And how were Carter's wealthy (and stealthy) enemies rewarded, when Reagan took over the White House? Reagan's very first act as president was to remove the solar energy panels from the roof of the White House. Then the Administration went on to destroy Carter's (and Ford's) energy policies.

Ben said...

According to a recent article in "The Forward", Israelis in general don't predict much benefit from talking to Hamas, but they also don't see any harm in trying to talk to Hamas anyway.

* * *

Thu. Apr 17, 2008

In the United States, the uniform response to Jimmy Carter’s decision to meet with a Hamas leader in Syria suggested that this is not an issue up for debate. All the presidential candidates blasted Carter, as did pro-Israel advocates.

In Israel, though, the talk of Carter’s meeting with Khaled Meshal has fed into a long-running debate over the propriety of talking with Hamas — a debate that is significantly more nuanced than the quick American response to Carter.

The proponents of talking to Hamas in Israel come from all sides of the Israeli political spectrum: Security hawks, like former Mossad chief Ephraim Halevy and ex-national security adviser Giora Eiland, see Hamas as a power to be reckoned with. Left-leaning politicians, such as ex-ministers Shlomo Ben-Ami and Yossi Beilin, believe that bringing in Hamas is the only way to bolster the current negotiations over a comprehensive Israeli-Palestinian agreement.

“The divisions among Israelis on the Hamas question do not reflect the usual differences between doves and hawks,” Beilin told the Forward. “There are those, like Halevy, who don’t believe that peace is possible and think that managing the conflict is a mutual interest of Israel and Hamas. People like Ben-Ami and myself believe that in order to have peace with the [Palestine Liberation Organization], one must have a cease-fire with Hamas.”

To be sure, Carter’s meeting with Hamas faced, on the public level, widespread criticism, and the former president was shunned by most Israeli officials during his stay in Israel prior to his Damascus trip. Within the Labor Party, Ephraim Sneh said that “there are very few Israeli politicians in favor of Hamas talks.”

“The only debate within Hamas is tactical; they agree on the strategic goal to get rid of Israel,” Sneh told the Forward. “This is what people don’t understand…. If you engage them, you pull the rug under moderates and you reward terror.”

But some important Labor figures disagree with Sneh. Shlomo Ben-Ami, a former foreign minister, said, “We need to do our utmost to save the Annapolis process, and this requires practical steps.”

“One needs to engage Hamas,” Ben-Ami added. “What Carter is doing is not a capital sin. This is another planet than America here, and we need to engage our enemies, be it Hamas, Syria or Iran. Asking them to recognize us from the outset has led nowhere.”

The debate among Israeli figures is reflected in public sentiment. According to a poll commissioned by the daily Ha’aretz in February, 64% of Israelis say the government should hold direct talks with the Hamas government in Gaza about a cease-fire and the release of captive soldier Gilad Shalit. Trade and industry Minister Eli Yishai, chairman of the right-wing Shas party, publicly endorsed talking directly with Hamas on the sole issue of Shalit. The government has refused to hold such talks, relying on Egypt’s mediation to secure the release of Shalit, who was kidnapped in Gaza in the summer of 2006. The soldier’s release is one of the topics that Carter will be discussing during his visit to Syria this Friday.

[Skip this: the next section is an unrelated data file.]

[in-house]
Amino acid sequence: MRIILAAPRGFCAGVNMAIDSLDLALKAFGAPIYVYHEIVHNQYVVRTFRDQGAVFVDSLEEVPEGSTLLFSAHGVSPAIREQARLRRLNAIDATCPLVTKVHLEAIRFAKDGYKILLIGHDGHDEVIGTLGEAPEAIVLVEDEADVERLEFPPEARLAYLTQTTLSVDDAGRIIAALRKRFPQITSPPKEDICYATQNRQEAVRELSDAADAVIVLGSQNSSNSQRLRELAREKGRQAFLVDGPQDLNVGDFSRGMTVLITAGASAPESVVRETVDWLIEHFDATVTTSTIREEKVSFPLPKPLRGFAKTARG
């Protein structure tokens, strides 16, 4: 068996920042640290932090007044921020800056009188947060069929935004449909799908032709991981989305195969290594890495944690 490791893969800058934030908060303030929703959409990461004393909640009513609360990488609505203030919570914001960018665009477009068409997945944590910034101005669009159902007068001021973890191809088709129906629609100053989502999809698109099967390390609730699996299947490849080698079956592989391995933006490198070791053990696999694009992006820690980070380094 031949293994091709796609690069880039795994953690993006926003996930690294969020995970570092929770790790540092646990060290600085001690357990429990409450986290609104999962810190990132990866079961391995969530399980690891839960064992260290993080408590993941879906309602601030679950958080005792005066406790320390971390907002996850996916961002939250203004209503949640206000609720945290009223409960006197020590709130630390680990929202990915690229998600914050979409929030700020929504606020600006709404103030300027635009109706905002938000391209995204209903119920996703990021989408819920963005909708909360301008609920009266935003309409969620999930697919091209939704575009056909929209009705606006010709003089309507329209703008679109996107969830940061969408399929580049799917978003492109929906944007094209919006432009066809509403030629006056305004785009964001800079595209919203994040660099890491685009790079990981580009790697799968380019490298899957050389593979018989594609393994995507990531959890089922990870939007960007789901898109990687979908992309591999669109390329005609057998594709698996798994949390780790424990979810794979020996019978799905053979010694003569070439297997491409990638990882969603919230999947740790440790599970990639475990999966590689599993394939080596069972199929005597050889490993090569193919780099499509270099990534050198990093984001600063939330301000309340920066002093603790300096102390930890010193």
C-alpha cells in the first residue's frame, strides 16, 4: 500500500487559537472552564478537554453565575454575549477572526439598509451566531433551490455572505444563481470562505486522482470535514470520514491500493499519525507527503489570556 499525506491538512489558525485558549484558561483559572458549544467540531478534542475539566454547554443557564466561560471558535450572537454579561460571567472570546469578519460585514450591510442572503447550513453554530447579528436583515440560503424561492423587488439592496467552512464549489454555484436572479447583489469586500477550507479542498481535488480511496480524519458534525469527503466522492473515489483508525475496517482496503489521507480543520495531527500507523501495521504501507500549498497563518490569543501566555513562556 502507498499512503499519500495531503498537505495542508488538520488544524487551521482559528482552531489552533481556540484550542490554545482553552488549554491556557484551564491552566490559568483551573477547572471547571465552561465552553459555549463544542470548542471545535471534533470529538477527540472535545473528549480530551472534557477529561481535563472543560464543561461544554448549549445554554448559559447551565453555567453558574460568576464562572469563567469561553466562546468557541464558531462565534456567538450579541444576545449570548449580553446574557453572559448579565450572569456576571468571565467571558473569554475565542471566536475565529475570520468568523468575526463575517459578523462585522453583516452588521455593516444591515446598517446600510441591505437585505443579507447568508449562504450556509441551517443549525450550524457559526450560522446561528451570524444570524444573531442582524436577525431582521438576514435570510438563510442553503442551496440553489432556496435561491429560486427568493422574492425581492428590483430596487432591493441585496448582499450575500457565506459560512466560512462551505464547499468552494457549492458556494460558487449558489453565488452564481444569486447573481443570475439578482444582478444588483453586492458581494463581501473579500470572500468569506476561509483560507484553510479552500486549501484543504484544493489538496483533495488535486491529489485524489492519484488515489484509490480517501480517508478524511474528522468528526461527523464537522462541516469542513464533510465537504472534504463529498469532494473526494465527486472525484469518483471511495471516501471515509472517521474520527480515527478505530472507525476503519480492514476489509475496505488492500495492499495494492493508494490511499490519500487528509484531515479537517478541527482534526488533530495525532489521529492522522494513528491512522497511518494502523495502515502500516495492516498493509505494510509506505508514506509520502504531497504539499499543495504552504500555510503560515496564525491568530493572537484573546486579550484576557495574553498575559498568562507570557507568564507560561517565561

There are indications that the same debate is quietly taking place within Israeli government, military and intelligence circles. The Israel Defense Forces has, for instance, conducted war games exercises about a Hamas engagement, while there have been in-depth discussions at the foreign ministry about the possibility of such an engagement, according to analysts who have been privy to Israel government discussions in recent months.

“All signs point to the fact that there is a very serious conversation taking place inside government about a cease-fire package,” said one of the analysts, who declined to be identified in order to be able to discuss such issues more freely.

Some observers detect similar, if less public, dissensions within Hamas between hardliners bent on a military confrontation and pragmatists who would prefer some form of accommodation with Israel.

“In the last couple of years, moderates and the leaders in Damascus share the wish to have an engagement with Israel, albeit not formal direct talks,” said Shlomo Brom, a retired general now with the Institute for National Security Studies, in Tel Aviv. Brom has been involved in unofficial discussions with Hamas officials.

There has been much talk in policy circles about a recent interview Meshal granted to the Palestinian newspaper Al-Ayyam, in which he indicated that Hamas could recognize the 1967 borders for a Palestinian state if such an arrangement includes Jerusalem and the refugees. While many Israelis reject such pronouncements as a tactical ruse, Halevy penned an opinion article in Yediot Aharonot claiming that the declaration was important and that Meshal’s insistence on not recognizing Israel before negotiations was not that different from the stance of Palestinian Authority President Mahmoud Abbas.

“The horse has already left the barn, and it is clear a sophisticated dialogue has been taking place for some time,” said Jeffrey Aronson, director of the dovish Foundation for Middle East Peace in Washington.

- - "The Forward"